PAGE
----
Leaders in Japan, in the United States, and in markets around the world, set the tone for the culture, and how the public understands what a company stands for. Toyota’s leaders have seemed low profile since the media and Congressional investigation frenzy in February 2010. As a world leader Toyota has a statesman role. Mistakes were made, mistakes were corrected, a process is ongoing and a public larger than customers has a stake in understanding who Toyota’s leaders are, what they are doing, and why it matters. That, plus process changes, goes a long way to rebuilding trust.

For previous articles on Toyota in this column see Five Ways to Rebuild Trust, Reputation and Image, Focus on Process not People, and Ethics of Greed

Gael O’Brien,              October 31, 2010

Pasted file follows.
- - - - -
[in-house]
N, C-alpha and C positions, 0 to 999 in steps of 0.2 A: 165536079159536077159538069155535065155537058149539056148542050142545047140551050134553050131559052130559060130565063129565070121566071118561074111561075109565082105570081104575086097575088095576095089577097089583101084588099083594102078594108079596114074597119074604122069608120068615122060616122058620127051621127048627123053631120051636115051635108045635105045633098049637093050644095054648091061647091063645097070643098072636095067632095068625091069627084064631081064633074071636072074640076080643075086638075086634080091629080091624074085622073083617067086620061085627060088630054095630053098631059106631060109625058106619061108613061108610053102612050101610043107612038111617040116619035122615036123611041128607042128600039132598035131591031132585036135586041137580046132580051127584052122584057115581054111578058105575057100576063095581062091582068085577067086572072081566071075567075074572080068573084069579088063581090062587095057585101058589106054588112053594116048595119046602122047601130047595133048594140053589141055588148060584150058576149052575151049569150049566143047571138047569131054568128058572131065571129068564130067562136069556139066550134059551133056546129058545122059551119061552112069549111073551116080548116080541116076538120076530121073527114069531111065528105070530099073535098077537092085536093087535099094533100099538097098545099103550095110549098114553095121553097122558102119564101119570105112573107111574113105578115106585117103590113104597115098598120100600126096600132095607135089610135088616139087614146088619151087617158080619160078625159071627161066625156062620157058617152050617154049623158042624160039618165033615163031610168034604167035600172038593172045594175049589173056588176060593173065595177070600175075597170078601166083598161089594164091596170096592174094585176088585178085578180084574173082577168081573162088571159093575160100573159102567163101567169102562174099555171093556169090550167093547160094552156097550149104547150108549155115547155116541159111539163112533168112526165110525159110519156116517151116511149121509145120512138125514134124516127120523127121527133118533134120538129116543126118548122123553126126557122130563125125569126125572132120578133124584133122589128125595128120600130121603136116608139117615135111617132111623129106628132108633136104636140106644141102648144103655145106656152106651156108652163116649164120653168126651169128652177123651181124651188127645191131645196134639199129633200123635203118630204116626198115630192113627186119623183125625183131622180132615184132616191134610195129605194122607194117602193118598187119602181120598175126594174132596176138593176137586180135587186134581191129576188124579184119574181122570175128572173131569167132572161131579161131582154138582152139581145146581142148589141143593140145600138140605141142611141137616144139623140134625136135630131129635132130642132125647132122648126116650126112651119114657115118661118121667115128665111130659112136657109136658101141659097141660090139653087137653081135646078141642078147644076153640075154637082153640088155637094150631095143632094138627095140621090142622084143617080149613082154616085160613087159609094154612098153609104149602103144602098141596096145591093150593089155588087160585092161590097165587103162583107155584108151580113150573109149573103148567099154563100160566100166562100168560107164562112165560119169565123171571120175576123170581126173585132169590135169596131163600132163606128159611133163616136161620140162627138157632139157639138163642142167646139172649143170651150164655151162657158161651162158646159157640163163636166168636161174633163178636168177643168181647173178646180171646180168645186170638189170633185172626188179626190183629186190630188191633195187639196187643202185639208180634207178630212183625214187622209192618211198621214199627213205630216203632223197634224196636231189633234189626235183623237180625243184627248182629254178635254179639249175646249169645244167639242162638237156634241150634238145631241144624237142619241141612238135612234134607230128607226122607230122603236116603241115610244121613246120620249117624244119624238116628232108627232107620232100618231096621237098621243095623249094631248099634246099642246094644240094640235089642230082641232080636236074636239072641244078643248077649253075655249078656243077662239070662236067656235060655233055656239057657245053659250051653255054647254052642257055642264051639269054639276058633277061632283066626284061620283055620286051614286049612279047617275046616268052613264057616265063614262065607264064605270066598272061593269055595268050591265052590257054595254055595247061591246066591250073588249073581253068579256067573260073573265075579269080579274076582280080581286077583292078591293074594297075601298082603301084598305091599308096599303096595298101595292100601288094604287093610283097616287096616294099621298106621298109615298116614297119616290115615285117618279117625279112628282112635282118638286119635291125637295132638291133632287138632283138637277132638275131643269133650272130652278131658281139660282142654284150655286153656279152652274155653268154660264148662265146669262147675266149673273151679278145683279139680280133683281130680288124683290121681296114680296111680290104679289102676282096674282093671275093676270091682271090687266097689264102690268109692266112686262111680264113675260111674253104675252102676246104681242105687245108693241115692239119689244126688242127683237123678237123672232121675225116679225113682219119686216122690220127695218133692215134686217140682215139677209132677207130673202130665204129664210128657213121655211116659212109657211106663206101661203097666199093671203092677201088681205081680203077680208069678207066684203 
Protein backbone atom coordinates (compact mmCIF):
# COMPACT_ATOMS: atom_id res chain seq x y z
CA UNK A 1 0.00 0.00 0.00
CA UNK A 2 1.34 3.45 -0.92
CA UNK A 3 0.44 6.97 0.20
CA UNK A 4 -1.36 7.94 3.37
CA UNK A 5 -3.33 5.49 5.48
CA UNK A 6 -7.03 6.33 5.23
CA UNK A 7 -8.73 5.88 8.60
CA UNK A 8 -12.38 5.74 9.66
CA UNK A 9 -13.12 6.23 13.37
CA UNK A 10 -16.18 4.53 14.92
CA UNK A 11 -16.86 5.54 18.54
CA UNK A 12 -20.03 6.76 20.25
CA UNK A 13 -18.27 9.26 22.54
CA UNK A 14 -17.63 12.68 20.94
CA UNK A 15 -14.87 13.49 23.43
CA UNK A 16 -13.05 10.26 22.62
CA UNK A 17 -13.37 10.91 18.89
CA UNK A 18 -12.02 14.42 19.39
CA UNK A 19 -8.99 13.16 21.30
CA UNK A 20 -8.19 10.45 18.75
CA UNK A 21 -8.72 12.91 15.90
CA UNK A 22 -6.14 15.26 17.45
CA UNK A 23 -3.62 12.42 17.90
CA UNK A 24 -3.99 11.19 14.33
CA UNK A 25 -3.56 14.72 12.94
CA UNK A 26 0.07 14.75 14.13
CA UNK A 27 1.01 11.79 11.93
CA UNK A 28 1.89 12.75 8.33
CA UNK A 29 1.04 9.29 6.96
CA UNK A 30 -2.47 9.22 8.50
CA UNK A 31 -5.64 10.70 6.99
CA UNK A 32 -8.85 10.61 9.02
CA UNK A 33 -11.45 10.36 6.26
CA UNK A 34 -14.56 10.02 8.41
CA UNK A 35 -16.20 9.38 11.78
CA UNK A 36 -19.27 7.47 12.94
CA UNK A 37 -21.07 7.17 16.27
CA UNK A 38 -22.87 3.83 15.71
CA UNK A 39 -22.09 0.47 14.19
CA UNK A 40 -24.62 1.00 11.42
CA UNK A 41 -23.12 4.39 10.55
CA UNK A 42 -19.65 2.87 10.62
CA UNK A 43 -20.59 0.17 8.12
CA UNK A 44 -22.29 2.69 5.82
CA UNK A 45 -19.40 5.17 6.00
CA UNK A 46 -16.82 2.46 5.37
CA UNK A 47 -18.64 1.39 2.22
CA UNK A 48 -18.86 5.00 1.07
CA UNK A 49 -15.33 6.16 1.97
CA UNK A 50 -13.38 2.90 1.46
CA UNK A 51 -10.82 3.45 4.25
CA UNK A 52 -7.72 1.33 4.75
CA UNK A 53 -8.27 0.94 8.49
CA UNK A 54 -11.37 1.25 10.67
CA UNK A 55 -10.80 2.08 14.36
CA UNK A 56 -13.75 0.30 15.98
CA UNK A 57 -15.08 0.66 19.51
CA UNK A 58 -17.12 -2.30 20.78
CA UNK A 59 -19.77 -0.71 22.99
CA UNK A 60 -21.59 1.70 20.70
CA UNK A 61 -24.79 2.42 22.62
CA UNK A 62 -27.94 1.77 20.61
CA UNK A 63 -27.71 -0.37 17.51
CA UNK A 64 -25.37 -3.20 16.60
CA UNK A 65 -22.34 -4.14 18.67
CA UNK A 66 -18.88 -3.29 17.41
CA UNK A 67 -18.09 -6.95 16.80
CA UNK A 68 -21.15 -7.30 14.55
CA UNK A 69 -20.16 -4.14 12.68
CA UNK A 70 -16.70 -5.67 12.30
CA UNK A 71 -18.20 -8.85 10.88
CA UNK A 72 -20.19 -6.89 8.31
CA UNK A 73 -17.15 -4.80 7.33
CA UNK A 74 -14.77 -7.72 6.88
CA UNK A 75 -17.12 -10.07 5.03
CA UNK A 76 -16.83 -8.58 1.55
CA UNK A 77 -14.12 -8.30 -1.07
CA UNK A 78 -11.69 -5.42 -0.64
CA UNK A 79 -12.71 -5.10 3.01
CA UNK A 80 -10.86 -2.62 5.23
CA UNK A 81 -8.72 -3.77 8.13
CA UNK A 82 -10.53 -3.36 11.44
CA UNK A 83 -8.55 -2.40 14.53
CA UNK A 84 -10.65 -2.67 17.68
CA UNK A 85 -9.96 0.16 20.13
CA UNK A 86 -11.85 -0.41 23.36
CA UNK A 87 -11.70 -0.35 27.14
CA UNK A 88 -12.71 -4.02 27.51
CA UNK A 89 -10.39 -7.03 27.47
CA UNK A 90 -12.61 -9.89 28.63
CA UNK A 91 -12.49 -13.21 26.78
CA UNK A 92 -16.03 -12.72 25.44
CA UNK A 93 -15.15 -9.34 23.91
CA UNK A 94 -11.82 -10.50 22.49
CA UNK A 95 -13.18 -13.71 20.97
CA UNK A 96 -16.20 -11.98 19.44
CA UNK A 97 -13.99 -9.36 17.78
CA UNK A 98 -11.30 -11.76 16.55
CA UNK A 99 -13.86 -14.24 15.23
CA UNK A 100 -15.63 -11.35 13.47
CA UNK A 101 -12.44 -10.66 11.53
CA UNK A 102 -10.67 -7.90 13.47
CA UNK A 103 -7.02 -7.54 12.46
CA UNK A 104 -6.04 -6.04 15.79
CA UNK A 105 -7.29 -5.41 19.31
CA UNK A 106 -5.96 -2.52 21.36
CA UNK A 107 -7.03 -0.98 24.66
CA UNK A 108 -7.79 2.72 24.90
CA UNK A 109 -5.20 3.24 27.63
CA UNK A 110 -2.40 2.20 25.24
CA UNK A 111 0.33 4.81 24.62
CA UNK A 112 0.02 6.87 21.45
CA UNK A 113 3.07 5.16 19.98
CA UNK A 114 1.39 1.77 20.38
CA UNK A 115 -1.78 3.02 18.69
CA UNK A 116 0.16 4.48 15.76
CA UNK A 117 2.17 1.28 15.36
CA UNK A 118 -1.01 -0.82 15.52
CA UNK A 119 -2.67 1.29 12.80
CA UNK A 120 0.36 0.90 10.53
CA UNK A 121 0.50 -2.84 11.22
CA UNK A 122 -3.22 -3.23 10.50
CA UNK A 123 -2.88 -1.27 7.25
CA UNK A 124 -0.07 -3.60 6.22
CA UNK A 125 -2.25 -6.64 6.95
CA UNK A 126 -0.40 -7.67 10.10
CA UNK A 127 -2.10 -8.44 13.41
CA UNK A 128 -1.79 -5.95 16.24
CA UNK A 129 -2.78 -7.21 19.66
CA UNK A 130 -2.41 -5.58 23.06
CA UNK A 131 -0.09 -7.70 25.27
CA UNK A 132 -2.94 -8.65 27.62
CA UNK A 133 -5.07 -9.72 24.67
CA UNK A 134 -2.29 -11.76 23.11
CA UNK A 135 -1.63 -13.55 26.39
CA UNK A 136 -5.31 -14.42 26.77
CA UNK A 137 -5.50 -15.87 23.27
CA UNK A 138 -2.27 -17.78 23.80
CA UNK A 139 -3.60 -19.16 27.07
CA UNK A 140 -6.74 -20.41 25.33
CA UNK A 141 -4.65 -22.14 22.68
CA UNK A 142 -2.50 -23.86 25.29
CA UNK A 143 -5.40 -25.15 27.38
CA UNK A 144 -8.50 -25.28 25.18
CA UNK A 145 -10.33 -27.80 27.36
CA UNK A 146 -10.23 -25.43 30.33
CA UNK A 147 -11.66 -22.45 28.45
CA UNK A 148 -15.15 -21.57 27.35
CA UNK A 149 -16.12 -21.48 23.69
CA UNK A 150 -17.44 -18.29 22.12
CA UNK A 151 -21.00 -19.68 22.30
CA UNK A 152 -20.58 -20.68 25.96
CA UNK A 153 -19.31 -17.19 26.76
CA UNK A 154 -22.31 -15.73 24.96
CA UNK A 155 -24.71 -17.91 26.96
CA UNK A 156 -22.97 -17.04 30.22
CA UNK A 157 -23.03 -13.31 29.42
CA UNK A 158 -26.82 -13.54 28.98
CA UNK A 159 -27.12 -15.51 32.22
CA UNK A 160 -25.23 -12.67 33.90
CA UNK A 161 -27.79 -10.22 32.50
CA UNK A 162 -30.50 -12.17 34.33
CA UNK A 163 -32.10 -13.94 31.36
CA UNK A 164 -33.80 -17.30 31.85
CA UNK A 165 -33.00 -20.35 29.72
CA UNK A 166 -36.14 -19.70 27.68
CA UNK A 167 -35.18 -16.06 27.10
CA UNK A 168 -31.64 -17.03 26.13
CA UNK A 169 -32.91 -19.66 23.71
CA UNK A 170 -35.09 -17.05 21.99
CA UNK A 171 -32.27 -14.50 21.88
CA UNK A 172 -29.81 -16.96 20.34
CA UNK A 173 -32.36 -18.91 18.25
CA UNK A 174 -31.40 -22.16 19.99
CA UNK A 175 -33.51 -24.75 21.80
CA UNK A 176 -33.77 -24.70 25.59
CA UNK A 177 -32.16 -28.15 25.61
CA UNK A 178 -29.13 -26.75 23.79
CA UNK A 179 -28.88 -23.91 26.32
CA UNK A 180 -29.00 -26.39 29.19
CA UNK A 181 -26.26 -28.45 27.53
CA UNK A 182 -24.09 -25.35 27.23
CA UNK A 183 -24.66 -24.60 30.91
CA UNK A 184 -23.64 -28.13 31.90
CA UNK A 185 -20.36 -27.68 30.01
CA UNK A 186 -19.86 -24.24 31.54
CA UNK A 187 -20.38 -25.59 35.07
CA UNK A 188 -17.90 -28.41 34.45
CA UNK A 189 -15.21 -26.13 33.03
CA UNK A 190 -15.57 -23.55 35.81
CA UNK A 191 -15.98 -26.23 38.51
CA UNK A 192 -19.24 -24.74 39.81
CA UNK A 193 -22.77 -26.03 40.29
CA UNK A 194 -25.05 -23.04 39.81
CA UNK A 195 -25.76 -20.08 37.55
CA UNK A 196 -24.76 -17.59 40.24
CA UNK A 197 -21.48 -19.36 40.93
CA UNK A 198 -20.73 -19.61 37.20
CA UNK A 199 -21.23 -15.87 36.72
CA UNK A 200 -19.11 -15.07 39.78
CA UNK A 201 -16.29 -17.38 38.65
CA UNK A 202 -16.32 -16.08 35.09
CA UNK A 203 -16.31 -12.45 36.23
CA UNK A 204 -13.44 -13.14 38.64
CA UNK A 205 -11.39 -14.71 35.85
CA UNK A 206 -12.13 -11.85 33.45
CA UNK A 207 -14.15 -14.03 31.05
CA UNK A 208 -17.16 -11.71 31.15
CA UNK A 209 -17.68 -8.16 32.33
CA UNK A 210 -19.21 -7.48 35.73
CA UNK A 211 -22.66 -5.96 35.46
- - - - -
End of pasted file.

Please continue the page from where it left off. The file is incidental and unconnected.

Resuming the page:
The Week in Ethics


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One Comment on “The Week in Ethics: The Role of Leaders in Toyota’s Rebuilding Trust”


  1. I recently wrote a blog on workplace ethics (www.ethicssage.com). In it I identify setting an ethical tone at the top as one of ten steps a company can take to improve its ethical culture. It appears that Toyota is in need of a makeover in its ethical DNA. The company waited for the bad news to recall autos even though it apparently knew about some of the potential problems. The Toyota situation eerily resembles the problems with the Ford Pinto almost fifty years ago. Even though the potential for injury and death due to vehicle malfunction may not be as great as in the Pinto case, both companies reacted slowly to the problem and took a legalistic approach to dealing with it. Also, they failed to see the ethical issue that the driving public has an (ethical) right to drive a vehicle and not expect it to blow up as a result of accidents at relatively low speeds (Pinto) or to uncontrollably accelerate and cause an accident where others are harmed (Toyota).